Wednesday, June 27, 2012

A sad day for the Flying W Ranch

I recall my first family trip back in the 60s.  I'm talking all three of us piled into the car, along with a tiny porta-potty for yours truly, and ventured Westward across this great country.  I remember stopping for a Dairy Queen in Kansas, visiting the Bug Museum, Cave of the Winds, Santa's North Pole Workshop near Pike's Peak, Pike's Peak itself (via the nifty tramway), and eventually Disneyland.  I was three years old and still have fond memories of that long-ago trip (even the part when I accidentally left my crayons on the back window and they melted there, decorating my Dad's car with dots of rainbow - and giving my Skipper doll's hair some unwanted highlights and lowlights).  In fact, I recall these places in vivid sense memory.  And that's really saying something, especially since many trips made in more recent years don't have that hold on my heart - and aforementioned senses.

But if you asked me to recall one place we visited most clearly, in small details of sound, smell and (Ooh Lordy!) taste, it would be the Flying W Ranch Chuckwagon Show and Dinner.  The musical cowboys took the stage under an outdoor, open air structure.  They played songs like "Happy Trails" and the eerie "Ghost Riders in the Sky" (evocative both back then and now of whispy, transparent-gray cowpokes and their phantom horses).  We sat at a long, wooden table with throngs of other happy vacationers and were treated to a tasty cowboy supper of a BBQ beef brisket sandwich, baked beans (best ever, ever), buttery corn bread and tangy-sweet lemonade.  I can still remember plunking down my empty tin cup after draining it of the lemonade, wiping my mouth clean with the back of my sleeve, satisfied and full.  What more do you need while listening to cowboy crooners while a gentle, evening breeze licked up against your shins?

It's with the deepest sadness that I must report this wonderful tourist attraction is no more.  I visited Santa's North Pole Workshop's Facebook page this morning and learned that Flying W Ranch fell vicitm to the tremendously savage fires that are menacing Colorado as I write this.  I'm constructing this blog post in order to inform my readers to please pray for the families affected by this tragedy, and the business owners who've lost their beloved Ranch, which charmed folks for the past 60 years.  And, in addition, I'm urging everyone to keep prayers of protection going for Santa's North Pole Workshop, for nearby towns like Manitou Springs, for the glorious forests, and Garden of the Gods.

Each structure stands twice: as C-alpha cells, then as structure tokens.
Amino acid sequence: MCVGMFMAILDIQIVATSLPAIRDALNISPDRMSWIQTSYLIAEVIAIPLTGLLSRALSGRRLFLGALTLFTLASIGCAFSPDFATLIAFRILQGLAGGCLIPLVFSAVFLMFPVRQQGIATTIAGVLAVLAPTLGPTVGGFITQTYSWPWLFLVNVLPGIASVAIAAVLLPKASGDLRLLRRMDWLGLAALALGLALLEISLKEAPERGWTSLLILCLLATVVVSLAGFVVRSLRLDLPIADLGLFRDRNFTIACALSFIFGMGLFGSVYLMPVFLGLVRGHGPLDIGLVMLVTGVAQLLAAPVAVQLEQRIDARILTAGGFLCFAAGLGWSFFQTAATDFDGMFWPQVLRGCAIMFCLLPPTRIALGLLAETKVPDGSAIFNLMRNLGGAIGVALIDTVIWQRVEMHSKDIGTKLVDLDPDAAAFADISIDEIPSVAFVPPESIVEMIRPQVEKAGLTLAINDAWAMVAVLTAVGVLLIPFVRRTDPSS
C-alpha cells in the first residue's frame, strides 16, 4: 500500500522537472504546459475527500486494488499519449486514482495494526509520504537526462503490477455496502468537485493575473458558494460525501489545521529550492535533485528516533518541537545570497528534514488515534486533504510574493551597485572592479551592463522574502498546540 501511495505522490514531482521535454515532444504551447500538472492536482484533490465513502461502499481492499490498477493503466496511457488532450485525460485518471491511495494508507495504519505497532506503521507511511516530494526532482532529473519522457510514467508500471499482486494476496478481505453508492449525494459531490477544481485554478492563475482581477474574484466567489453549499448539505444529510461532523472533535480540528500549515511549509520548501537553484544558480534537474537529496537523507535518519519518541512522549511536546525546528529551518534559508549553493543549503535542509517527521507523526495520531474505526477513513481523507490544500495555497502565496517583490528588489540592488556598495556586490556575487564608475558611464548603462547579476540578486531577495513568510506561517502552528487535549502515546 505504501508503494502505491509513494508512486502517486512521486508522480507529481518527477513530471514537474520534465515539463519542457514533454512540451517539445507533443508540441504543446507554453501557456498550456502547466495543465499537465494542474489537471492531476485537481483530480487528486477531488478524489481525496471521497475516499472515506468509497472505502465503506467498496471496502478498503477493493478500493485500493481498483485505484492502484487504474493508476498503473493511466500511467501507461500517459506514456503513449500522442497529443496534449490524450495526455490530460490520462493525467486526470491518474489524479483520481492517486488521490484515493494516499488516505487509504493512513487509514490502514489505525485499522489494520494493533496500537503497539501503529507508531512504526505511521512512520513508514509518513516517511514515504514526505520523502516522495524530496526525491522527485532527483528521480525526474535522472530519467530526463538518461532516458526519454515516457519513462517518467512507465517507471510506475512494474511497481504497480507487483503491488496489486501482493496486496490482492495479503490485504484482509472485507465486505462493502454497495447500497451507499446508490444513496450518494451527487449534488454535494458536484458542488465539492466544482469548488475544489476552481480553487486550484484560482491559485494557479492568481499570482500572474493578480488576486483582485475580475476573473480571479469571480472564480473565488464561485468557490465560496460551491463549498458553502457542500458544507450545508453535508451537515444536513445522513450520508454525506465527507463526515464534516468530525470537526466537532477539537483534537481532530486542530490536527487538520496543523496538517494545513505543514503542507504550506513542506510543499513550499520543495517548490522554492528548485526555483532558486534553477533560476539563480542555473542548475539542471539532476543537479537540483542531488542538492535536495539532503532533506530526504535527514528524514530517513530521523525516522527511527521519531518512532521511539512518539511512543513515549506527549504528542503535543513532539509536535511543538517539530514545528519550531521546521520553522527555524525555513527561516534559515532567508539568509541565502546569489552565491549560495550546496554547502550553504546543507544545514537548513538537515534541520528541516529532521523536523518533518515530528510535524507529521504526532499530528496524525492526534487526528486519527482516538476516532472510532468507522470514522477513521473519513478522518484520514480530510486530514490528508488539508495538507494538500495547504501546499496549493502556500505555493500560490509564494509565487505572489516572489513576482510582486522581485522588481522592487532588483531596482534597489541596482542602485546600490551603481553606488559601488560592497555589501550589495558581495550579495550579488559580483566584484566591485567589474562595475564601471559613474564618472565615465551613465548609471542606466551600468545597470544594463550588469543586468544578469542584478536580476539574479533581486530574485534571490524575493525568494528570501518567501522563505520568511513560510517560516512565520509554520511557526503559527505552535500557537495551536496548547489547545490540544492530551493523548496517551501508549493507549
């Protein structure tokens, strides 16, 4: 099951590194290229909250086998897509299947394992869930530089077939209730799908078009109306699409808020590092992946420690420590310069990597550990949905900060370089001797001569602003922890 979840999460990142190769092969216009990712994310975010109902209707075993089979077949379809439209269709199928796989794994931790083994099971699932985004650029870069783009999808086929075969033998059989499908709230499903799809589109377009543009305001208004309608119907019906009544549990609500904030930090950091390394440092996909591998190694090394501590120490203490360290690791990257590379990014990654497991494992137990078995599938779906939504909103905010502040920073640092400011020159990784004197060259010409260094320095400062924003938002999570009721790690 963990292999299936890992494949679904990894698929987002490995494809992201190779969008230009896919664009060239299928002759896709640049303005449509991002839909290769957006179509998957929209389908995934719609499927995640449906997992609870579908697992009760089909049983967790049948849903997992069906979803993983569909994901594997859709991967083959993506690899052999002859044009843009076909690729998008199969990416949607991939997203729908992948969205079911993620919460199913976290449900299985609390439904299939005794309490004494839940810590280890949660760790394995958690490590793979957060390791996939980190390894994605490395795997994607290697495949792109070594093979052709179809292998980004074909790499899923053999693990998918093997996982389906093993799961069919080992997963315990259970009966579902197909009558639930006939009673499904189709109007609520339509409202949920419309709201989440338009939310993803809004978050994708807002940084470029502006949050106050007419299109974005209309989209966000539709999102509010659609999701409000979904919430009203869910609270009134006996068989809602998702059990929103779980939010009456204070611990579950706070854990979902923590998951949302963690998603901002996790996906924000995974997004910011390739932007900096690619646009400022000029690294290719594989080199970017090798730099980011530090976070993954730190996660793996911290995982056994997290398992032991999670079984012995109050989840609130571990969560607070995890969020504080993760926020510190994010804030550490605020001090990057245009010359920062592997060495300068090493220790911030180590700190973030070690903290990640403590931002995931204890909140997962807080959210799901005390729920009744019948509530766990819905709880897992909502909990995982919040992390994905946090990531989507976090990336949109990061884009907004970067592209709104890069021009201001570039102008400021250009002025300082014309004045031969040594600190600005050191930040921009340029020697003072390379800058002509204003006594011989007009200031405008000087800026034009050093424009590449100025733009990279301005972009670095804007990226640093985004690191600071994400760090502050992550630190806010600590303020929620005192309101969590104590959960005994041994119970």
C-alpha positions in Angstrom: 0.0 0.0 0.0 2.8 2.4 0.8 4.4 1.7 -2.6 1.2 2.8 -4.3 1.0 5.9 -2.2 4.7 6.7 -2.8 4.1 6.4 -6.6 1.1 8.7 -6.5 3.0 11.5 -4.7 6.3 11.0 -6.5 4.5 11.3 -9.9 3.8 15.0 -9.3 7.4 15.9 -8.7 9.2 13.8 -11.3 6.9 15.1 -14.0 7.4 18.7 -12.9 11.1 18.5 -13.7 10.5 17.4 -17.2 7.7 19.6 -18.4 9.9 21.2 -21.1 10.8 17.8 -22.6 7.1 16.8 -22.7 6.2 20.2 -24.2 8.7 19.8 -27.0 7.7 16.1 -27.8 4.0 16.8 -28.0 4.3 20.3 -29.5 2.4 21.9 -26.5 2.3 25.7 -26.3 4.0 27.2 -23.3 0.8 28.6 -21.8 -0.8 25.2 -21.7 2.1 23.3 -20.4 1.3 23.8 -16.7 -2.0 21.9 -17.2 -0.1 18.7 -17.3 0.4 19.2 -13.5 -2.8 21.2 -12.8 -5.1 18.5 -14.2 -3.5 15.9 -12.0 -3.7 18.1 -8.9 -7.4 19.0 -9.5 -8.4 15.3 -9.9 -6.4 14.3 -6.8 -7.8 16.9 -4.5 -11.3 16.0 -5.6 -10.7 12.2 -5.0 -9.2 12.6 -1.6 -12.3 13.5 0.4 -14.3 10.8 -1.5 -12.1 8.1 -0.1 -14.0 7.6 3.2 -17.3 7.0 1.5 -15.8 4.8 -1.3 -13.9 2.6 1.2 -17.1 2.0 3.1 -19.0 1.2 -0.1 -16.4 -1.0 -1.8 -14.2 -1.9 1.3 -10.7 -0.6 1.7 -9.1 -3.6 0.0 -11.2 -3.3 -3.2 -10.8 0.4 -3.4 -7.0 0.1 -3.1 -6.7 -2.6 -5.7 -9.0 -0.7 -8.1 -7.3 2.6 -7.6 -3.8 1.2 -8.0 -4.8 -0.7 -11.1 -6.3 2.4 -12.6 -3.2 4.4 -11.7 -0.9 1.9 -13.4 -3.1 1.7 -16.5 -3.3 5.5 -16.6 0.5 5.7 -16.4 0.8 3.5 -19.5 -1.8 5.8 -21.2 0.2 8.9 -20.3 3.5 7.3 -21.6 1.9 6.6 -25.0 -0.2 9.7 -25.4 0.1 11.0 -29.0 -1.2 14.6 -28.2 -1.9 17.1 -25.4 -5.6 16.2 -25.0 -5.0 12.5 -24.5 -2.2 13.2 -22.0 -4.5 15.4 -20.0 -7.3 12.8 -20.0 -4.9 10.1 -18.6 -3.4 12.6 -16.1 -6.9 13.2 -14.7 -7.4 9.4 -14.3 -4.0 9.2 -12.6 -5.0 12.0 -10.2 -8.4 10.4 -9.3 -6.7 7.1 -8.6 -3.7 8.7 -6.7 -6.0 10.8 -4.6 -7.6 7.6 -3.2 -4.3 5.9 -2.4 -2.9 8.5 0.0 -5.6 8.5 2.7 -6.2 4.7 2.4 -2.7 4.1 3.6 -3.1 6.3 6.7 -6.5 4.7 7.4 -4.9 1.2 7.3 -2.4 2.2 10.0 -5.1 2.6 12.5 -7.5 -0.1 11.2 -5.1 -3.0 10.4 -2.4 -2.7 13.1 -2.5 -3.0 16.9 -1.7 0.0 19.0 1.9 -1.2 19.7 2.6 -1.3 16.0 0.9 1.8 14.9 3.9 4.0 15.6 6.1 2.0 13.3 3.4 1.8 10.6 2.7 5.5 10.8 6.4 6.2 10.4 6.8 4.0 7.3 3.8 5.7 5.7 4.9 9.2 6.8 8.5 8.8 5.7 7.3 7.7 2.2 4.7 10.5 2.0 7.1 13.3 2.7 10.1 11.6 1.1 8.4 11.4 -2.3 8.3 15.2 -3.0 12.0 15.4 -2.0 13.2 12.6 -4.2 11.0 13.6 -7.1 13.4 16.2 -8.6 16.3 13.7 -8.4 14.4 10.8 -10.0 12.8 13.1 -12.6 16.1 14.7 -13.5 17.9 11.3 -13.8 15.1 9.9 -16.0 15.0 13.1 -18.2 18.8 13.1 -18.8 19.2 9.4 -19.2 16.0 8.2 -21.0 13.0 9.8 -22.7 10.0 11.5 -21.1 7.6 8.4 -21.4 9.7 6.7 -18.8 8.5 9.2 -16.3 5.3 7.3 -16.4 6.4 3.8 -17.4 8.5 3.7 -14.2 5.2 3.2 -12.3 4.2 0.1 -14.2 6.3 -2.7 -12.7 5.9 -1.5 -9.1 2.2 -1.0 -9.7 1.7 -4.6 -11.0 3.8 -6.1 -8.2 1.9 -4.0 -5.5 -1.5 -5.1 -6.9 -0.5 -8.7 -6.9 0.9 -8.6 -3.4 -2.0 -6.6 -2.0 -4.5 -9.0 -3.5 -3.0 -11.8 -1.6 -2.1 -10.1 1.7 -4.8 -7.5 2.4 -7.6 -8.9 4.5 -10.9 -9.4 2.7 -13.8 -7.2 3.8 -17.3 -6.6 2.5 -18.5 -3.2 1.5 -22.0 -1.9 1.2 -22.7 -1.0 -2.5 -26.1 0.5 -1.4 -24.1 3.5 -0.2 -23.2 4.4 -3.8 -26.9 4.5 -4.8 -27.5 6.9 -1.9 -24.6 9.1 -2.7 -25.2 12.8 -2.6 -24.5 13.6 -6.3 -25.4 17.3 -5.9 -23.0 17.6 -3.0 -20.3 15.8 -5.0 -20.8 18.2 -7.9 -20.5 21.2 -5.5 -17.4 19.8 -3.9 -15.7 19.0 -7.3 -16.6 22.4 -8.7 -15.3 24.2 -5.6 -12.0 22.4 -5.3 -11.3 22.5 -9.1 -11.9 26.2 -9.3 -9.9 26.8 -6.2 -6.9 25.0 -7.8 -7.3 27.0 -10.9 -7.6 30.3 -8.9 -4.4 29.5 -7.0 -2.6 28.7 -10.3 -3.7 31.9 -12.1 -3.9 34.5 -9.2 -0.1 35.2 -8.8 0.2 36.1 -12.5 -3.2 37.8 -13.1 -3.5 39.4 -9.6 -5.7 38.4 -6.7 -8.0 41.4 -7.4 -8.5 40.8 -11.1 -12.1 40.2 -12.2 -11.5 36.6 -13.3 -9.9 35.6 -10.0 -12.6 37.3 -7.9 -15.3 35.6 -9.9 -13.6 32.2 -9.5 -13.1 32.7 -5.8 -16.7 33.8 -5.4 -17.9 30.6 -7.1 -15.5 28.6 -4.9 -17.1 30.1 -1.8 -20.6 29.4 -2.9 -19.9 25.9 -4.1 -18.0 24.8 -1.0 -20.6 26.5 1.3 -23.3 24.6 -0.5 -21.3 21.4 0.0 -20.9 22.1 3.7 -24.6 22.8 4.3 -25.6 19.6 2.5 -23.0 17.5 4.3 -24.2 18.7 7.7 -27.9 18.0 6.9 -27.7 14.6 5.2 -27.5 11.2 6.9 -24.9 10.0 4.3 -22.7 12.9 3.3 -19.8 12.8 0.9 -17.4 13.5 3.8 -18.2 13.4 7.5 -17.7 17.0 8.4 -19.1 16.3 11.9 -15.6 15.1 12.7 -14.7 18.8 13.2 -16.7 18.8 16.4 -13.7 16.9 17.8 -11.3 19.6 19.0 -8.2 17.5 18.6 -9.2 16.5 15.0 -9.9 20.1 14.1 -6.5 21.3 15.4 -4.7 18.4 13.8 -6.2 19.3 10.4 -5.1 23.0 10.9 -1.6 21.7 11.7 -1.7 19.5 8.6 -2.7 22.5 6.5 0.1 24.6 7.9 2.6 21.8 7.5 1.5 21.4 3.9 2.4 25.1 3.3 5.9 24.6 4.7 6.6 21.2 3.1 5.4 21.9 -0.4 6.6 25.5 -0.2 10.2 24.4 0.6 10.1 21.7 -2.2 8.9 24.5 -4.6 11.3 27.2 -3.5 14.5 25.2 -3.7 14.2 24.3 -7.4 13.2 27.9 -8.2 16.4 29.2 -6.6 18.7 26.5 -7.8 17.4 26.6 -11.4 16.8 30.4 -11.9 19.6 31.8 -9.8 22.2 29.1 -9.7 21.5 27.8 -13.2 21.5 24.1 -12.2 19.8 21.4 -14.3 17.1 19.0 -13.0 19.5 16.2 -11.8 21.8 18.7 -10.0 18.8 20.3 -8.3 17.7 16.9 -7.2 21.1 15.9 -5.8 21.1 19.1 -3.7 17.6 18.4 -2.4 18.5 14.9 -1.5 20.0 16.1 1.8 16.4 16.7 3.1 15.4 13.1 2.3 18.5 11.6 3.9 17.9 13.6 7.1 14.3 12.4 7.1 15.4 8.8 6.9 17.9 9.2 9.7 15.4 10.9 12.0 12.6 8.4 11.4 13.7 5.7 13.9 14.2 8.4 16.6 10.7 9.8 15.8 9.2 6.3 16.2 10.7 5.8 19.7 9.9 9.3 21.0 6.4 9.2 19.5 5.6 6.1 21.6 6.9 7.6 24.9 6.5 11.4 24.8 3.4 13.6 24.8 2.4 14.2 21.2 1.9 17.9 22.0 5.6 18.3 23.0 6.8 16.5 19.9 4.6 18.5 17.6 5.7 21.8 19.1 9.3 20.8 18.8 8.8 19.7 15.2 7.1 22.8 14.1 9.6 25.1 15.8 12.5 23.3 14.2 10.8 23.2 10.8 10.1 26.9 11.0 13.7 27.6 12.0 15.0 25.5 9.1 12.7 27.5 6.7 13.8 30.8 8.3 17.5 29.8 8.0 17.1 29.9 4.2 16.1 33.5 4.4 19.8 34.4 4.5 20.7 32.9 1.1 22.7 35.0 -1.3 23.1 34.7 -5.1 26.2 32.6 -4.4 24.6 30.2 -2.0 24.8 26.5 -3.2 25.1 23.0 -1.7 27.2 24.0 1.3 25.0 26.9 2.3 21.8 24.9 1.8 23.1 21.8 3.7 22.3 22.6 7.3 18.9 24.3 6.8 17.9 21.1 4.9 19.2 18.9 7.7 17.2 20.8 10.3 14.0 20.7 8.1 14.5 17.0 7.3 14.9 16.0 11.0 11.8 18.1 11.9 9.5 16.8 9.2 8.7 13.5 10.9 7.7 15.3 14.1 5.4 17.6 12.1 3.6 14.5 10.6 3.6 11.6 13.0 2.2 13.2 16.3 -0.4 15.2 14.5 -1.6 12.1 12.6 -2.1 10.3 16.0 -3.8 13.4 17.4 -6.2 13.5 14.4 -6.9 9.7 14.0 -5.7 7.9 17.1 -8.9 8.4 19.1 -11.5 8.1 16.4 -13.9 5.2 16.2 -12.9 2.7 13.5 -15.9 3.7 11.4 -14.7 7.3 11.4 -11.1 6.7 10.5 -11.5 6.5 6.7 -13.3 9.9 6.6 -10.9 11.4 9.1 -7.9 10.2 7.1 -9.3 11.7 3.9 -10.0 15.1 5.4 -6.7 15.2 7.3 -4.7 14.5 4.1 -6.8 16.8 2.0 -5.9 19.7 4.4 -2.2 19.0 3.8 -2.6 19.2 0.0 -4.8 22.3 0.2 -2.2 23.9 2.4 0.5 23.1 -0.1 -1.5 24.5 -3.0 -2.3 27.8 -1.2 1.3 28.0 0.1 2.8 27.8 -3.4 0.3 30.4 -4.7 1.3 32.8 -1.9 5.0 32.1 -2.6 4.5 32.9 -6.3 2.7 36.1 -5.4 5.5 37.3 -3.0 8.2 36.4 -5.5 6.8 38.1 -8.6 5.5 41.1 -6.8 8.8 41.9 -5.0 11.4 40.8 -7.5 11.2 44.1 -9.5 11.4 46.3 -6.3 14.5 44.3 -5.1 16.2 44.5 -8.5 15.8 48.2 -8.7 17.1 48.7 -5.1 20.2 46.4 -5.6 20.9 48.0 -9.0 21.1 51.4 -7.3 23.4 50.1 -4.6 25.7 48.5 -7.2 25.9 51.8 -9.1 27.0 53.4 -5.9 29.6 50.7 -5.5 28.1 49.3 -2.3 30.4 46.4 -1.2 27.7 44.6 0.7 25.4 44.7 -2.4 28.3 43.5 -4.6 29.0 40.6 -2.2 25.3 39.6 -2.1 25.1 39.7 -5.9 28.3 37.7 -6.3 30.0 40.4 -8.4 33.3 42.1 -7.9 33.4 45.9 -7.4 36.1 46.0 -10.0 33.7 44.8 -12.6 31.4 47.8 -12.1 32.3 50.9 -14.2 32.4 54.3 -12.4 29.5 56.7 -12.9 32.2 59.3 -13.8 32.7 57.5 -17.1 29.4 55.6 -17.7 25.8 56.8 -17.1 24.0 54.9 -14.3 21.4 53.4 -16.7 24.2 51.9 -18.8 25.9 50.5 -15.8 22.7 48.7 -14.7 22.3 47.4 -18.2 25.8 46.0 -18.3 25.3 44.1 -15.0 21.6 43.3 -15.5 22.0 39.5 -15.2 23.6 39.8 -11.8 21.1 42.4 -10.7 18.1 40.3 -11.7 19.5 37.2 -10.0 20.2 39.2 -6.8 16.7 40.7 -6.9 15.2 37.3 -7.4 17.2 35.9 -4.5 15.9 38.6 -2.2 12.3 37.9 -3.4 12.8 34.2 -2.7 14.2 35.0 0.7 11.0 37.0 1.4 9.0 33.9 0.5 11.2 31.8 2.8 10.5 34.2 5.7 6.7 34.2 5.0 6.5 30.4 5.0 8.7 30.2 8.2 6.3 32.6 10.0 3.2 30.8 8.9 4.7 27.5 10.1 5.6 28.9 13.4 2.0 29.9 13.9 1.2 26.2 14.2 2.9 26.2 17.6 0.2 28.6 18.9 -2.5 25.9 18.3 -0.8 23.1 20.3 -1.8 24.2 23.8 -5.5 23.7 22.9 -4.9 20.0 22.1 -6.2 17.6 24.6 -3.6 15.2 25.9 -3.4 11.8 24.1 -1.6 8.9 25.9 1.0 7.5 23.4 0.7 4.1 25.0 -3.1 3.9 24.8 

Tags: ghost riders in the sky

While writing this, I can't keep my eyes from tearing up for those ghostriders, now a sweet, disntant memory ...

Tuesday, June 19, 2012

The Banjo Player in "Pirates of the Caribbean" and the Gemini New Moon

inside of Pirates of the

I love this time of year, just prior to the summer solstice, when the sun stays out so very long.  When the day just strums along like a banjo player, settin' on a front porch, pluckin' a slow, sweet tea-infused tune.  Kind of reminds me of this image from the beginning of the "Pirates of the Caribbean" ride at Disneyland, one of my favorite experiences at the park.  When night finally comes, it slowly pours in,  dappled with indigo-sapphire, glinting fireflies, a lunar reflection on the water.

The Gemini New Moon urges us to make up lyrics to that banjo tune, just for the heck of it.  And, while you're at it, stay up until it's dusk and look for the faerie folk in your backyard.  Because this time of year allows you to say what you feel, declare your exploration into the worlds of make-believe and craft your own colorwonderful possibilities.

If you've wanted to write some poetry, you should pour yourself right in - but be ready to read it aloud, with all the passion in your soul.  Walk in nature and talk with the trees.  Tell someone about your guardian angel.

Enjoy this magical, luxuriant time.  And whisper to the fireflies.

Friday, June 15, 2012

Pam Turlow "The Cotton Candy Road Trip" Suburban Sun-Times article!

Hey funkids!  I recently had the honor of being interviewed by Sun-Times Local writer Sandy Bosch for my book.  The result is a sweet article that focuses on the way nostalgia played an important role in the writing of "The Cotton Candy Road Trip".  Enjoy!

Me with the Largest Plume of Cotton Candy I've Ever Seen (Lake Compounce, CT)

Friday, June 8, 2012

VIDEO: Mister Rogers Remixed - The Garden of Your Mind

Detail from Idlewild's Mister Rogers' Neighborhood Ride

Back toward the beginning of the Road Trip, I spent a magnificent day at Idlewild Park in western Pennsylvania.  One of the sweetest and most unique experiences was a visit to the Land of Make Believe - they have an actual trolley that whisks you through it and you get to meet all the fabled characters the wonderful Fred Rogers made famous.  I can tell you many tears were shed when the recorded voice of my beloved Mr. Rogers wafted through the speakers and took us along on a fairytale journey.

I counted.  It only took me 40 seconds to start crying while watching this fantastic video.

Sunday, June 3, 2012

The tradition of the Conneaut Lake Park pony rides

During our first visit to Conneaut Lake Park, I had the pleasure of interviewing a few of the folks who run the pony track.  The park had just re-opened after being closed for two years, and the ponies were back and ready to resume their duties as if nothing had happened.  The dedication and verve of folks like Don Weyel are remarkable and major reasons I wrote this book.  Please take some time today to read this article and support YOUR local vintage amusement park!!  Heck - take a road trip down to Conneaut Lake Park and experience the magic yourself!